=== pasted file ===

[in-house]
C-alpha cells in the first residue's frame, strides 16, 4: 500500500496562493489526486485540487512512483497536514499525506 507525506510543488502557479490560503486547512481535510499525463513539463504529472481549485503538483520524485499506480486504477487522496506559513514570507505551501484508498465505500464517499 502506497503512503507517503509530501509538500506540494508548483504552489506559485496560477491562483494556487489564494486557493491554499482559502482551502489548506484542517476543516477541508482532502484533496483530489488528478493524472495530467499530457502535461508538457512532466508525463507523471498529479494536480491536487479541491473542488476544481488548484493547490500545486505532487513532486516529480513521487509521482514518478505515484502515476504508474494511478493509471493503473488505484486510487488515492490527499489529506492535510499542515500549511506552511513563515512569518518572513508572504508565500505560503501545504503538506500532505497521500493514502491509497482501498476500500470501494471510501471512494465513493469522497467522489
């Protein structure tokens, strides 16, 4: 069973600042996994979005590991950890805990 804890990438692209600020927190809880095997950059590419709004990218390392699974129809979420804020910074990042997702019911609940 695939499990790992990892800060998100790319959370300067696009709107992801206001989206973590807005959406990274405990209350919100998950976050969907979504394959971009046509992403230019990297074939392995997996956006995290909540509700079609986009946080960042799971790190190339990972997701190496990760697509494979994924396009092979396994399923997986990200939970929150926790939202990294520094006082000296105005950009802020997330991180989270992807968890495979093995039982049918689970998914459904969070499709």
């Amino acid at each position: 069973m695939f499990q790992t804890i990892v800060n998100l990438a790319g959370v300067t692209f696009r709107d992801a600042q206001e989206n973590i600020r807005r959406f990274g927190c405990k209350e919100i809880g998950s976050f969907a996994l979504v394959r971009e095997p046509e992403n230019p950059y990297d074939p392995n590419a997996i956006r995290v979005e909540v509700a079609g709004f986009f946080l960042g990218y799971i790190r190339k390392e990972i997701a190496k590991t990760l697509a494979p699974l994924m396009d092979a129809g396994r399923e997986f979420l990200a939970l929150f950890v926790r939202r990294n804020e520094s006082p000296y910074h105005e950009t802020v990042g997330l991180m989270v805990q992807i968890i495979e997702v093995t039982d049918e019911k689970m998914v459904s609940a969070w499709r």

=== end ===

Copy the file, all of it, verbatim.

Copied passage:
[in-house]
C-alpha cells in the first residue's frame, strides 16, 4: 500500500496562493489526486485540487512512483497536514499525506 507525506510543488502557479490560503486547512481535510499525463513539463504529472481549485503538483520524485499506480486504477487522496506559513514570507505551501484508498465505500464517499 502506497503512503507517503509530501509538500506540494508548483504552489506559485496560477491562483494556487489564494486557493491554499482559502482551502489548506484542517476543516477541508482532502484533496483530489488528478493524472495530467499530457502535461508538457512532466508525463507523471498529479494536480491536487479541491473542488476544481488548484493547490500545486505532487513532486516529480513521487509521482514518478505515484502515476504508474494511478493509471493503473488505484486510487488515492490527499489529506492535510499542515500549511506552511513563515512569518518572513508572504508565500505560503501545504503538506500532505497521500493514502491509497482501498476500500470501494471510501471512494465513493469522497467522489
């Protein structure tokens, strides 16, 4: 069973600042996994979005590991950890805990 804890990438692209600020927190809880095997950059590419709004990218390392699974129809979420804020910074990042997702019911609940 695939499990790992990892800060998100790319959370300067696009709107992801206001989206973590807005959406990274405990209350919100998950976050969907979504394959971009046509992403230019990297074939392995997996956006995290909540509700079609986009946080960042799971790190190339990972997701190496990760697509494979994924396009092979396994399923997986990200939970929150926790939202990294520094006082000296105005950009802020997330991180989270992807968890495979093995039982049918689970998914459904969070499709």
């Amino acid at each position: 069973m695939f499990q790992t804890i990892v800060n998100l990438a790319g959370v300067t692209f696009r709107d992801a600042q206001e989206n973590i600020r807005r959406f990274g927190c405990k209350e919100i809880g998950s976050f969907a996994l979504v394959r971009e095997p046509e992403n230019p950059y990297d074939p392995n590419a997996i956006r995290v979005e909540v509700a079609g709004f986009f946080l960042g990218y799971i790190r190339k390392e990972i997701a190496k590991t990760l697509a494979p699974l994924m396009d092979a129809g396994r399923e997986f979420l990200a939970l929150f950890v926790r939202r990294n804020e520094s006082p000296y910074h105005e950009t802020v990042g997330l991180m989270v805990q992807i968890i495979e997702v093995t039982d049918e019911k689970m998914v459904s609940a969070w499709r």